As previously reported here first, there is some dissatisfaction with Vladimir Putin’s rule over Mother Russia, to the point where people are breaking pledges they made to their dead grandparents and voting Communist simply because it’s more appealing than signing up for 12 more years of Putin. And who better to break up an iron-fisted regime than a man who initially made his fortune as the head of Norlisk Nickel? That’s right, your friend and mine, 6’8″Russian billionaire and New Jersey Nets owner Mikhail Prokhorov has thrown his hat in the ring. Here’s the video of his announcement:
Oh, I’m sorry, that’s a video he produced of his jet skiing exploits, proving once and for all there are exactly two different moves possible on a jet ski (spin and barrel roll). Here’s a more detailed source:
Russian billionaire Mikhail Prokhorov said he plans to challenge Vladimir Putin in the March presidential elections, a longshot bid that could tap into growing dissatisfaction with the Kremlin after a wave of antigovernment demonstrations.
Opposition leaders immediately denounced Mr. Prokhorov’s plan as a Kremlin-inspired effort to drain support for the protests, which arose after reports of massive fraud in the Dec. 4 parliamentary election and have grown into the most serious challenge to Mr. Putin’s control in his 12-year rule.
Why might they suspect that Prokhrov is scamming them? A few guesses–one: he has stated that this will not interfere with his ownership of the Nets. Um, if he wins, I’m pretty sure he can’t also be the owner of the Nets. That seems pretty conflict of interest-y (to use a legal term). I don’t think it’d be cool if Barack Obama was like, the majority owner in CSKA Moscow. Two, he’s a billionaire. By definition, billionaires have been treated very well by the status quo, so, you know, they’re not so likely to want to shake things up. In fact, the worst thing for Prokhorov would obviously be if somehow the Communists were able to actually gain political power. As they currently sit in second place, any attempt to sap their power would be helpful.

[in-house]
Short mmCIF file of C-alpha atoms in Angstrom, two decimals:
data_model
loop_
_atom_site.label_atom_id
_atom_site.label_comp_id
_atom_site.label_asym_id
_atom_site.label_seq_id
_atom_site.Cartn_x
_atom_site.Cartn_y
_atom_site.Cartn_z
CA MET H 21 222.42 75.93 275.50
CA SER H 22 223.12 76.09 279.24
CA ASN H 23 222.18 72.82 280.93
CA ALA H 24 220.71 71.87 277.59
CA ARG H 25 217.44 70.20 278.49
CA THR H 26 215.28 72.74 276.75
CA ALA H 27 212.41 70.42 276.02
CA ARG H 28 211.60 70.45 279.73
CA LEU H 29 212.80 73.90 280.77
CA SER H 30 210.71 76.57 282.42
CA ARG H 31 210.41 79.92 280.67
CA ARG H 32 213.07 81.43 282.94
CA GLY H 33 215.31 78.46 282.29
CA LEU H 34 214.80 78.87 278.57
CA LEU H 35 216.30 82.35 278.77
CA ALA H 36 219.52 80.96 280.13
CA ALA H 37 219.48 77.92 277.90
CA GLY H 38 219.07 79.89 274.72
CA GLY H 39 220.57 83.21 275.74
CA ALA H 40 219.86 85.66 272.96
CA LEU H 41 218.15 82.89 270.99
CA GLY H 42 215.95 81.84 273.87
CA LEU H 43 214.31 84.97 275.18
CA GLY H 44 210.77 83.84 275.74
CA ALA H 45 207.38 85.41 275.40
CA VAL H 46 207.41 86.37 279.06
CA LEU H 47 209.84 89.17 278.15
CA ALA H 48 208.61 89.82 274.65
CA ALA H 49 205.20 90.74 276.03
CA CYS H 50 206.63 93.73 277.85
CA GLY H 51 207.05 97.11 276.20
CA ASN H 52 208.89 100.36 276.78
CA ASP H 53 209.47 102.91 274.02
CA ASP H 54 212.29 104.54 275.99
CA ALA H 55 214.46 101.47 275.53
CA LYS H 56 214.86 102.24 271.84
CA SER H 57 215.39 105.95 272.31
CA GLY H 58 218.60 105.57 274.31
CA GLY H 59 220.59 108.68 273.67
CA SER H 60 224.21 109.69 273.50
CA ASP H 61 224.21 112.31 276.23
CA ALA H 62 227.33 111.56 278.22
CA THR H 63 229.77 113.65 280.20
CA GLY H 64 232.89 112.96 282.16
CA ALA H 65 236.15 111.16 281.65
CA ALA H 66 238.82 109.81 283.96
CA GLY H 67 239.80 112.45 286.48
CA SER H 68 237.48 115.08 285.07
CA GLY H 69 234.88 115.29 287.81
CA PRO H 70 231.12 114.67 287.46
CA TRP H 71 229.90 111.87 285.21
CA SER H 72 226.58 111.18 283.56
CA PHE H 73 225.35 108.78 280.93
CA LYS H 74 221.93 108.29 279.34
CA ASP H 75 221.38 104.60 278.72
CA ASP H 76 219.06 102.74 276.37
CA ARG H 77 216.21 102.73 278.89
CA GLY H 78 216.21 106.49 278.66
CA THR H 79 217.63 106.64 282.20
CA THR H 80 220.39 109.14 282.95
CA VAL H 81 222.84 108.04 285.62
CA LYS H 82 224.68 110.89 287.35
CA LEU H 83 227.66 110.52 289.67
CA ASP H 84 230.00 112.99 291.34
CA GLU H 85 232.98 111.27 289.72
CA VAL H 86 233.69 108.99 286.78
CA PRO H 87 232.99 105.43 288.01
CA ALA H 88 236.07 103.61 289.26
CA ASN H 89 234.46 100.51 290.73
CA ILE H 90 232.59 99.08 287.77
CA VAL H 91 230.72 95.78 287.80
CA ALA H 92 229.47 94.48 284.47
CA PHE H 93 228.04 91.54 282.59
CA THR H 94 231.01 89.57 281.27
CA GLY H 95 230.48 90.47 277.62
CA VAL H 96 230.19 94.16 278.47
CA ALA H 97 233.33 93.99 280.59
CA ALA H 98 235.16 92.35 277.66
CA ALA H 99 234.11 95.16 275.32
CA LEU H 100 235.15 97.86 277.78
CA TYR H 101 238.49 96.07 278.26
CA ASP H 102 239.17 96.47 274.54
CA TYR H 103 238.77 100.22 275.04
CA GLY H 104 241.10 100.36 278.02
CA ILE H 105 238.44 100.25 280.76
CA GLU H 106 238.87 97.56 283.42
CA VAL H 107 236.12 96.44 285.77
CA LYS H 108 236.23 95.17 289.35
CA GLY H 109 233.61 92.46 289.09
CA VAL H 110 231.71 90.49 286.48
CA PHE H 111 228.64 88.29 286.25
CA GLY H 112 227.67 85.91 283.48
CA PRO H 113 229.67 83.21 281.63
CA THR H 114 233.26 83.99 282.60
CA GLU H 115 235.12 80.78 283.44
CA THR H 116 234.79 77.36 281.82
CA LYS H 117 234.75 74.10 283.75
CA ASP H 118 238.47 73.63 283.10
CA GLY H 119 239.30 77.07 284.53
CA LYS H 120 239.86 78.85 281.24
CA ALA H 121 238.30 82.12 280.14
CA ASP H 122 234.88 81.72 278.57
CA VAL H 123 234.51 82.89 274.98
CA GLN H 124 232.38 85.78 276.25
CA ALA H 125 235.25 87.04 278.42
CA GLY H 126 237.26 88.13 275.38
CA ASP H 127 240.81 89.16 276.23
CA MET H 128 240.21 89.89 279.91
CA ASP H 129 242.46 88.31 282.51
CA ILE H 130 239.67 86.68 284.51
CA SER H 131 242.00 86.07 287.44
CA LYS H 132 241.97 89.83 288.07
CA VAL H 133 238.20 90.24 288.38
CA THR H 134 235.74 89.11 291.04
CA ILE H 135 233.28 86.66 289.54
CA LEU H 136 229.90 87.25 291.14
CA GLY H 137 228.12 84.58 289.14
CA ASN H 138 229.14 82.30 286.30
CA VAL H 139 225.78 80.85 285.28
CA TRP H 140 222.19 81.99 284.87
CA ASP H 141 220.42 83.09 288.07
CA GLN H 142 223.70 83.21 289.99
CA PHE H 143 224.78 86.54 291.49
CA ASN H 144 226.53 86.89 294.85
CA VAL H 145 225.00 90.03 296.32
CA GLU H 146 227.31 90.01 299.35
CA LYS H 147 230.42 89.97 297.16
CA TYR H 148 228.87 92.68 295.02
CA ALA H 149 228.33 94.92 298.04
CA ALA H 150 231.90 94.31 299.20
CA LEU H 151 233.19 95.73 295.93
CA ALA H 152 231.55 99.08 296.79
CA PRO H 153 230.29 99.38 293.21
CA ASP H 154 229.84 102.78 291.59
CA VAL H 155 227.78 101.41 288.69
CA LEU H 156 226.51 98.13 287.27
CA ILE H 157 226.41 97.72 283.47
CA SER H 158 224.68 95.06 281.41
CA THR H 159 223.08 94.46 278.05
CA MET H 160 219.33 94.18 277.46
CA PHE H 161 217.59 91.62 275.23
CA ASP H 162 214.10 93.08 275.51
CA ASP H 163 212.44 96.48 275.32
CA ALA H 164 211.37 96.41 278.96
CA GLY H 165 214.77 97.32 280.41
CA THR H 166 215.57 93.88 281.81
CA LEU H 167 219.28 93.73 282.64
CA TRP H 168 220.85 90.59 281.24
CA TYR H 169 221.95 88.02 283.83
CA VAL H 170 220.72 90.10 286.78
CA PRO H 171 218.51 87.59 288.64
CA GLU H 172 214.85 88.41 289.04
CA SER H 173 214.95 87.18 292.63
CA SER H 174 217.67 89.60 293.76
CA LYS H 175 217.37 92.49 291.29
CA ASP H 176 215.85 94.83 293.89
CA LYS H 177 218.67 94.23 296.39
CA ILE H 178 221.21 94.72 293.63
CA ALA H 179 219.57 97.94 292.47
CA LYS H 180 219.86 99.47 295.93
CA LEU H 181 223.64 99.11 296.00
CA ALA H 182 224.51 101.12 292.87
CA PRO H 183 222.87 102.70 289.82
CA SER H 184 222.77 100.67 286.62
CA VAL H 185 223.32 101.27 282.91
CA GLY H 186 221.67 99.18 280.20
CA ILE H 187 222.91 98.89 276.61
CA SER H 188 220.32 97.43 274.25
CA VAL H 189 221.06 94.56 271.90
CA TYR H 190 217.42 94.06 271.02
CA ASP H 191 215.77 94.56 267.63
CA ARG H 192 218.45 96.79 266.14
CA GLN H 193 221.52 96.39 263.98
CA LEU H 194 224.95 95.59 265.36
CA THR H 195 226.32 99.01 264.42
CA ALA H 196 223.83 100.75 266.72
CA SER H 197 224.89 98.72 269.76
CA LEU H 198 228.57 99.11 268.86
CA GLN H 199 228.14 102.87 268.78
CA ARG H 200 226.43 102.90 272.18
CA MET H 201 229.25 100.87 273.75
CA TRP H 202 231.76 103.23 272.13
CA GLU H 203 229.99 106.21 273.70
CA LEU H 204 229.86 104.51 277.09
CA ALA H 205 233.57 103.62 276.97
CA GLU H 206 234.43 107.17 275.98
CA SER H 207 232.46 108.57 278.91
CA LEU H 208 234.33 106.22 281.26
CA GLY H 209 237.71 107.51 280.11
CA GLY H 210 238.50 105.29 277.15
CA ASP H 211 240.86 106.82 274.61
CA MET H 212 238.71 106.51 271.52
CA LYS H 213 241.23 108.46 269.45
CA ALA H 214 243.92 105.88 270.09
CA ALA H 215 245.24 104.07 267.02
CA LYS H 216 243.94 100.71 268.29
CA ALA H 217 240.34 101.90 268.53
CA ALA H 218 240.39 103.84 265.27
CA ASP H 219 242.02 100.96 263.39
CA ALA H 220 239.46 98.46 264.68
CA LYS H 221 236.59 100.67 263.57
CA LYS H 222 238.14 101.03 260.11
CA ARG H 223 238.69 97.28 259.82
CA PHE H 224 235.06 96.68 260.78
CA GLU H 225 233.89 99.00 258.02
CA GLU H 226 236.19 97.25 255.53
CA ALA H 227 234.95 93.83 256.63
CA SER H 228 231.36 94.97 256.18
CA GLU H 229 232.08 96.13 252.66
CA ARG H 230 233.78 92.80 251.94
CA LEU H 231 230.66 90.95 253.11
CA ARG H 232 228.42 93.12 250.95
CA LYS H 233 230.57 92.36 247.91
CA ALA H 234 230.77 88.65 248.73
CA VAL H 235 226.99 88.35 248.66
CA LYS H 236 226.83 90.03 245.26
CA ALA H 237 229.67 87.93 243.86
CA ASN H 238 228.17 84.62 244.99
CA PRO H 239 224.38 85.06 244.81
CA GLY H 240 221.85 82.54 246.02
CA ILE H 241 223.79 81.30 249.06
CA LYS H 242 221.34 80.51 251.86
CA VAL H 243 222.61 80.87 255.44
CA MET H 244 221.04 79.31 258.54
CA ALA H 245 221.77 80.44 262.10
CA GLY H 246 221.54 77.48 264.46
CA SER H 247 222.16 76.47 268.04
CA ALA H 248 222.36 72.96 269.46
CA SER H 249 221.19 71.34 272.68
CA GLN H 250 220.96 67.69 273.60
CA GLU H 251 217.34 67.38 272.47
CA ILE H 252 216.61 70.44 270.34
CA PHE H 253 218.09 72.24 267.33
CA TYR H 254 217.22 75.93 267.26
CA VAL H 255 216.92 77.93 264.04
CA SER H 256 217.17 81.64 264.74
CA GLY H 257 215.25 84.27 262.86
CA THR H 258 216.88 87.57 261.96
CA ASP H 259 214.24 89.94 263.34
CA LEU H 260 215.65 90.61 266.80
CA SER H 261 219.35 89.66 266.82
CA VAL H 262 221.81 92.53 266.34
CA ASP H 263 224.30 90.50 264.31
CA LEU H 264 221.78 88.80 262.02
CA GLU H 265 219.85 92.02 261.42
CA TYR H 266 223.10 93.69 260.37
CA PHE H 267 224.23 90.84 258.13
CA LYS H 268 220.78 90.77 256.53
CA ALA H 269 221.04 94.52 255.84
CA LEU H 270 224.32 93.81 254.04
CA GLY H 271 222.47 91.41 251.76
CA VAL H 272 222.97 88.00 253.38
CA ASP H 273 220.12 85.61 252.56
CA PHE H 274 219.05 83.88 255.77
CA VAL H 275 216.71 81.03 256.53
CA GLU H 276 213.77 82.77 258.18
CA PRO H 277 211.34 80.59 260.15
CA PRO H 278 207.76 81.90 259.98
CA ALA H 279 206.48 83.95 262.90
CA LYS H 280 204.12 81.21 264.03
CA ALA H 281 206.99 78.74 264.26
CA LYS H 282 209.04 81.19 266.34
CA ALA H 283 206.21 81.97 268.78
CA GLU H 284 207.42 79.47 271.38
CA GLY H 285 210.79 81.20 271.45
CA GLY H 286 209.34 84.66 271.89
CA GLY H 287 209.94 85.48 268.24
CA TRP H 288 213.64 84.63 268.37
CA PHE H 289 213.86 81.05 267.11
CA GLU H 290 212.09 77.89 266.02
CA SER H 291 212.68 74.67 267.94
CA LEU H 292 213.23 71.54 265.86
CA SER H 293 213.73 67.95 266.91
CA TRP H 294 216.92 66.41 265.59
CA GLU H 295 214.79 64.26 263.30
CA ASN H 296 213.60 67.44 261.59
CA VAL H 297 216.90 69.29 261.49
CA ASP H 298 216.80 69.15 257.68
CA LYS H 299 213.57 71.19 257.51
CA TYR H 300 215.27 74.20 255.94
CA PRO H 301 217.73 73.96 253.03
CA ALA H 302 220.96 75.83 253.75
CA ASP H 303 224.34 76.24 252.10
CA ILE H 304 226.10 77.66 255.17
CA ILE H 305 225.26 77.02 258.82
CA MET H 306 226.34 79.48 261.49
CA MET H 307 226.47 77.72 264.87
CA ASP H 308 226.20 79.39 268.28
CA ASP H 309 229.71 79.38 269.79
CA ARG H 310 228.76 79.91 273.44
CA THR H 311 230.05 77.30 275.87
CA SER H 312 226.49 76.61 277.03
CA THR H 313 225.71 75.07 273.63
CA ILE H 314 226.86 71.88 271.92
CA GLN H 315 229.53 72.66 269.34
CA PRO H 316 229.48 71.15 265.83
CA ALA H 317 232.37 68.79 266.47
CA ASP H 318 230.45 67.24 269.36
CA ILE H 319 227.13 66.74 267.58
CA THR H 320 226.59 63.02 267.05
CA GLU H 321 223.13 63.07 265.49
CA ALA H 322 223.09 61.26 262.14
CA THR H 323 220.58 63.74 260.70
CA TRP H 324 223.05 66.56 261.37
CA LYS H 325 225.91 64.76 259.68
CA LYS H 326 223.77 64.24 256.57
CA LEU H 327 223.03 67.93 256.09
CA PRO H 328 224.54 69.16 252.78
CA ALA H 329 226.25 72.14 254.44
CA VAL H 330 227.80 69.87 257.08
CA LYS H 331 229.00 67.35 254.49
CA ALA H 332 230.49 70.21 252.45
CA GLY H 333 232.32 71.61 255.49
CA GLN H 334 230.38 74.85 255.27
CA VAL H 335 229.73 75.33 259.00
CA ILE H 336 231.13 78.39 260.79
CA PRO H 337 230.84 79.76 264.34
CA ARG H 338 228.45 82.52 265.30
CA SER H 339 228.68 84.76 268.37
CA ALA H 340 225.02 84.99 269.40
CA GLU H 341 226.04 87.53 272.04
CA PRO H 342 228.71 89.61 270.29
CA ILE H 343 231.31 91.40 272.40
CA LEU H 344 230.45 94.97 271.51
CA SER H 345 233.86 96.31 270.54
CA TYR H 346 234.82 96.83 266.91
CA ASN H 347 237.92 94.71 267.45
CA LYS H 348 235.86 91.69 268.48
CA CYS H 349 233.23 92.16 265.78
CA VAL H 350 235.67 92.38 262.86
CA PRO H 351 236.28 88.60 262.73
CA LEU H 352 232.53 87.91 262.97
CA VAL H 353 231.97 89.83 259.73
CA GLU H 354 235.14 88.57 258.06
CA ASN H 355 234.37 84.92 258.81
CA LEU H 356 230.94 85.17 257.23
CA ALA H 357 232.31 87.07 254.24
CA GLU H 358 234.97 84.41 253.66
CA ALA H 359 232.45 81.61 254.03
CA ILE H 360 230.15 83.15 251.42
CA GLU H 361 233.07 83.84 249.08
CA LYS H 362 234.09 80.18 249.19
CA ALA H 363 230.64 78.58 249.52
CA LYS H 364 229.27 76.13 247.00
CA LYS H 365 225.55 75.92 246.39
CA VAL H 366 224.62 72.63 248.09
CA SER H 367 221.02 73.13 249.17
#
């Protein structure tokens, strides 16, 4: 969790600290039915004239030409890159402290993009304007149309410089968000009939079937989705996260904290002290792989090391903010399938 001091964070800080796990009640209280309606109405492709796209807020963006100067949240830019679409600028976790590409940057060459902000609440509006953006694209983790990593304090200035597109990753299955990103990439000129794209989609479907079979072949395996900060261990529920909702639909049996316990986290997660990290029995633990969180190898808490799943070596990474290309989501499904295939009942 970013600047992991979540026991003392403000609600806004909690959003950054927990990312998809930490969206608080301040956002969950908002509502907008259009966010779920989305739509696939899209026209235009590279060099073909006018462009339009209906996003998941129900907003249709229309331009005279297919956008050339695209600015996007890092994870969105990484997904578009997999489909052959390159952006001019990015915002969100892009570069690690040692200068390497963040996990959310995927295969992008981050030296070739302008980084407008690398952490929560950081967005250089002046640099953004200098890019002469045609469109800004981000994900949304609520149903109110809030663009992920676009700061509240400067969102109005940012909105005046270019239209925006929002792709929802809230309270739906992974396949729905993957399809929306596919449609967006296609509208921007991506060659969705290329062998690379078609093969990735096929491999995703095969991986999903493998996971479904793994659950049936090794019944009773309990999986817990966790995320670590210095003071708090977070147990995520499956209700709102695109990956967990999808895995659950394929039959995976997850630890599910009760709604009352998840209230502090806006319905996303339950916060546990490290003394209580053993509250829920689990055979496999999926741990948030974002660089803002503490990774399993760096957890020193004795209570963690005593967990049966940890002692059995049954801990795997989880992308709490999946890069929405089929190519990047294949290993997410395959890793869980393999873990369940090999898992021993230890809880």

Mr. Prokhorov also said he would limit criticism of the ruling United Russia party in his campaign, promising to offer “10% criticism, and 90% solutions.” “I’m totally against revolution,” he said. “All revolutions in Russia have been bloody. I’m for evolution.”
When asked if he feared sharing the fate of former Yukos Oil chief Mikhail Khodorkovsky, who has seen his company broken up and is currently serving prison time after challenging Mr. Putin, Mr. Prokhorov said: “I did not do anything illegal and have nothing to be afraid of.”
Hmmm…. The most public (to the west, anyway) Russian billionaire is launching a campaign intended to be light on criticism, against revolution, and he has no fear of Putin ruining him. Seems legit!